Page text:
Construction spending totaled $1.309 trillion at a seasonally adjusted annual rate in May, up 0.4% from the April rate and up 4.5% from May 2017, the Census Bureau reported on July 2. Public construction climbed 0.7% for the month and 4.7% y/y. Of the three largest public segments, highway and street construction dipped 0.2% for the month but increased 5.8% y/y; educational construction rose 0.9% for the month and 0.4% y/y; and transportation, -2.6% and 9.1%, respectively (+23% y/y for state and local airport construction and 0.6% for other public transportation—port, transit and passenger rail). Private residential spending rose 0.8% in May and 6.6% y/y. New multifamily construction gained 1.6% for the month and 4.2% y/y; new single-family construction, 0.6% and 8.2%; and residential improvements, 0.9% and 6.2%. Private nonresidential construction spending slipped 0.3% for the month but increased 1.8% y/y. Of the four largest components, power (electric power plus oil and gas pipelines and field structures) edged down 0.2% for the month and 0.7% y/y; commercial fell 0.9% in May but rose 2.0% y/y (comprising retail, -3% y/y, and warehouse, 17% y/y); manufacturing, 2.4% and -11%, respectively; and office, 1.4% and 9.7%. Census revised some data back to 2011; totals were revised up by 1.0% for 2017 and 0.5% for 2016.

            Construction materials prices and backlogs continue to rise, with more increases likely as additional tariffs take effect. New South Construction Supply reported on June 26, "Domestic concrete reinforcing wire mesh mills notified their customers that they will increase prices between 11 and 18%, depending on the wire gauge, on July 2, citing the 25% surcharge foreign mills added to existing orders of wire rod and the announcement by some domestic wire rod manufacturers that they would increase prices by double digits in July. Due to high demand and limited wire rod availability, domestic mills would not allow their customers to book more than a few trucks for stock at current costs in June, so effectively they have put their customers on allocation. All mills' pricing policy is now that prices are subject to change without notice and that price is at time of shipment. Lead times have increased to as much as six weeks from some gauges of sheets and rolls and some mills...are sold out until August....For the second consecutive month manufacturers of geotextile grid erosion and drainage fabrics will increase prices in July...from 5% on woven fabrics and grids to 14% on nonwoven fabrics. [Availability] continues to be tight, primarily due to the limited supply of resins....Wholesalers of imported concrete accessories such as tie wire, anchor bolts, rod chairs, nails, bar supports, snap ties, etc., increased prices for many items by approximately 5% in June and are now quoting prices for July orders 10 to 15% higher than current prices. There is also a limited supply of some items and some wholesalers are experiencing stock outs of some of the most popular items. This situation will continue through July and into August...Domestic rebar prices were unchanged in June from May, primarily due to price of scrap steel moving 'sideways' in June. Long lead times for orders is now the norm, as domestic mills' July rollings are sold out and some August rollings are sold out already."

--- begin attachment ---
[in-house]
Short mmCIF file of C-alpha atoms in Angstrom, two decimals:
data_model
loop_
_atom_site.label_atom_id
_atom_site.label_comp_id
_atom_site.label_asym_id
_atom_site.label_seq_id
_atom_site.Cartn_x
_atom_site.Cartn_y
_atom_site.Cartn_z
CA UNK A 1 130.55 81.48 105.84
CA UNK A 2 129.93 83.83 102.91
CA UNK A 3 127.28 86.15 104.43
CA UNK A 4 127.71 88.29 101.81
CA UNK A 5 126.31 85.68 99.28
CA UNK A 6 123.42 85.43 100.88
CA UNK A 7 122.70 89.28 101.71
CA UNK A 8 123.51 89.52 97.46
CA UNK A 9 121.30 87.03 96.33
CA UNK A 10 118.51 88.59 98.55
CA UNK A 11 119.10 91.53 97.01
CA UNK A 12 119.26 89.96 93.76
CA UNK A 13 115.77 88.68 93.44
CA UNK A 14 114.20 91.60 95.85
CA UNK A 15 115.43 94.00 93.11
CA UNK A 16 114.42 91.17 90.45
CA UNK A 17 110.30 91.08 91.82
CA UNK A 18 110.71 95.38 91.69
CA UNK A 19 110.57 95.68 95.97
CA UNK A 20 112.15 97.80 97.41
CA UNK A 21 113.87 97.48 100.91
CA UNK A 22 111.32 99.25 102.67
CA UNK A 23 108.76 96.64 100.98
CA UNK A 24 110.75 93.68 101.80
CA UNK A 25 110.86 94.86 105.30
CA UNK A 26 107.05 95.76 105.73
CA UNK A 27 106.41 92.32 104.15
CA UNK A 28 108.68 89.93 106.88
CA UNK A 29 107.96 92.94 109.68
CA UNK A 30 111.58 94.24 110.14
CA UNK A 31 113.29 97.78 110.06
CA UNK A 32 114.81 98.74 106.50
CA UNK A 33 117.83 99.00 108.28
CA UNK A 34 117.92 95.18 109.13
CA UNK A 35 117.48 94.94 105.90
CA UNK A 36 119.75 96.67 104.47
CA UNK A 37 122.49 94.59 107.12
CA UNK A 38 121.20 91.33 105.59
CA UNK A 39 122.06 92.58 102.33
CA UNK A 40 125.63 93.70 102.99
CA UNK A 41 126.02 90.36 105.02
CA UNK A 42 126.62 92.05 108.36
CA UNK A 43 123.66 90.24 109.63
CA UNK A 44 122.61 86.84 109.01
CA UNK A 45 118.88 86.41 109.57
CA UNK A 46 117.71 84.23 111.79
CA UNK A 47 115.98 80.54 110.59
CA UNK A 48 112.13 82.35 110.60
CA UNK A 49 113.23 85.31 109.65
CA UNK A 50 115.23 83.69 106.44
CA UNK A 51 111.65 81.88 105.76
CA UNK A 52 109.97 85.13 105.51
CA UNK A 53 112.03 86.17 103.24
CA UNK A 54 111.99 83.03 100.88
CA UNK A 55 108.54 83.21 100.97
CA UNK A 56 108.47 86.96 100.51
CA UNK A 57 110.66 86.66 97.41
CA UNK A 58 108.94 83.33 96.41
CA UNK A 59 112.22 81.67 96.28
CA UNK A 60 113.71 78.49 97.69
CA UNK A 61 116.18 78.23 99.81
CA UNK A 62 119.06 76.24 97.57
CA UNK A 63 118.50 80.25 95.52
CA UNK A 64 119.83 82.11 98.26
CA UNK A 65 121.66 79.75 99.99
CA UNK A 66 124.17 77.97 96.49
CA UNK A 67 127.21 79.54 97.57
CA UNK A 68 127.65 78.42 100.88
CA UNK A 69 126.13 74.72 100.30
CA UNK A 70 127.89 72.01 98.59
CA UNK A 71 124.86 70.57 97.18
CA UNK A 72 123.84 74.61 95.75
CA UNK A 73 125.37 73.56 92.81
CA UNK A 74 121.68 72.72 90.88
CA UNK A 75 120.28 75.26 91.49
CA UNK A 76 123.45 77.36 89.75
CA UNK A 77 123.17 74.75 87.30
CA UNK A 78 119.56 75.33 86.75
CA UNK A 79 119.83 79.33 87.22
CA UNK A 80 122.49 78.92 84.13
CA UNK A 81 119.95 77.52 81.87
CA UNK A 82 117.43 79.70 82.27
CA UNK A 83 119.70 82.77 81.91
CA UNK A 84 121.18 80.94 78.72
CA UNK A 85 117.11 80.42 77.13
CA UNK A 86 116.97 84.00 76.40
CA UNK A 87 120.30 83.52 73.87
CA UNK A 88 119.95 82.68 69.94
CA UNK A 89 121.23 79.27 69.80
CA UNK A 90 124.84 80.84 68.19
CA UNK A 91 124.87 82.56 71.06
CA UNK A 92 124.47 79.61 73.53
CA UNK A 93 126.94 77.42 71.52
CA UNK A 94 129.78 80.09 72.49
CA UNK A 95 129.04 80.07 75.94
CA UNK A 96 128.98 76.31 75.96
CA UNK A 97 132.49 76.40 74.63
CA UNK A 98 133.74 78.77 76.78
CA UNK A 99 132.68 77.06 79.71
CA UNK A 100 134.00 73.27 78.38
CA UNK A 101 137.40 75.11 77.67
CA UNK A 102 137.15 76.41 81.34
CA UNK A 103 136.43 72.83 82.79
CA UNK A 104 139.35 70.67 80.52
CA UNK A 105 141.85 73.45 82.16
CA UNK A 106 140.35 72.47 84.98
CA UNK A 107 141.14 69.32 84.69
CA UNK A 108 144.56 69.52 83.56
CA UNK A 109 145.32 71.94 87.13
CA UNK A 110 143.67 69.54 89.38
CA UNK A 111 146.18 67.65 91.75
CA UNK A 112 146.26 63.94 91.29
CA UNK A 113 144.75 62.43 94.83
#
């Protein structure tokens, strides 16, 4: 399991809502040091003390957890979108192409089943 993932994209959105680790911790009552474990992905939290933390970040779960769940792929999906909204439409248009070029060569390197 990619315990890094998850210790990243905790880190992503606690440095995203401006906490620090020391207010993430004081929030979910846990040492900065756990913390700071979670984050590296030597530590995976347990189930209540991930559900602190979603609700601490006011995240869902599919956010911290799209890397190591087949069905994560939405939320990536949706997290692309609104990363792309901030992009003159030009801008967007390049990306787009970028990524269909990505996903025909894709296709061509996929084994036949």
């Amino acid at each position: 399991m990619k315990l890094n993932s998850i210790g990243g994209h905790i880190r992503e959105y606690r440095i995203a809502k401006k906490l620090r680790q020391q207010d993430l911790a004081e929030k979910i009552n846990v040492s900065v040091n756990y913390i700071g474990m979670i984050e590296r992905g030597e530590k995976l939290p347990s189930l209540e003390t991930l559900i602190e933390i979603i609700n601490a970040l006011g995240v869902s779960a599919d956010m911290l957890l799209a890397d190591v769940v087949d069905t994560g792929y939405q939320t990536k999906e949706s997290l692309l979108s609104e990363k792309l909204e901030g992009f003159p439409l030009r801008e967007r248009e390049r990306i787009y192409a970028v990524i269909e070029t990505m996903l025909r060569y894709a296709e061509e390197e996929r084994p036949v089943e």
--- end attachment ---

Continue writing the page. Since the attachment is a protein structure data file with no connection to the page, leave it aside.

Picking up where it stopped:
"Construction costs increased for the 20th straight month in June," consultancy IHS Markit and the Procurement Executives Group (PEG) reported on June 27. "Price increases for materials and equipment were more widespread in June...Prices were up in six of the 12 categories. The indexes fell for two of the three steel categories—fabricated structural steel and carbon steel pipe—but the indexes remain elevated, indicating that steel price increases continue to be widely felt. The biggest gains were in the indexes for copper-based wire and cable, electrical equipment and ocean freight....The current subcontractor labor index expanded at a faster rate this month compared to last" and increased for the 11th straight month.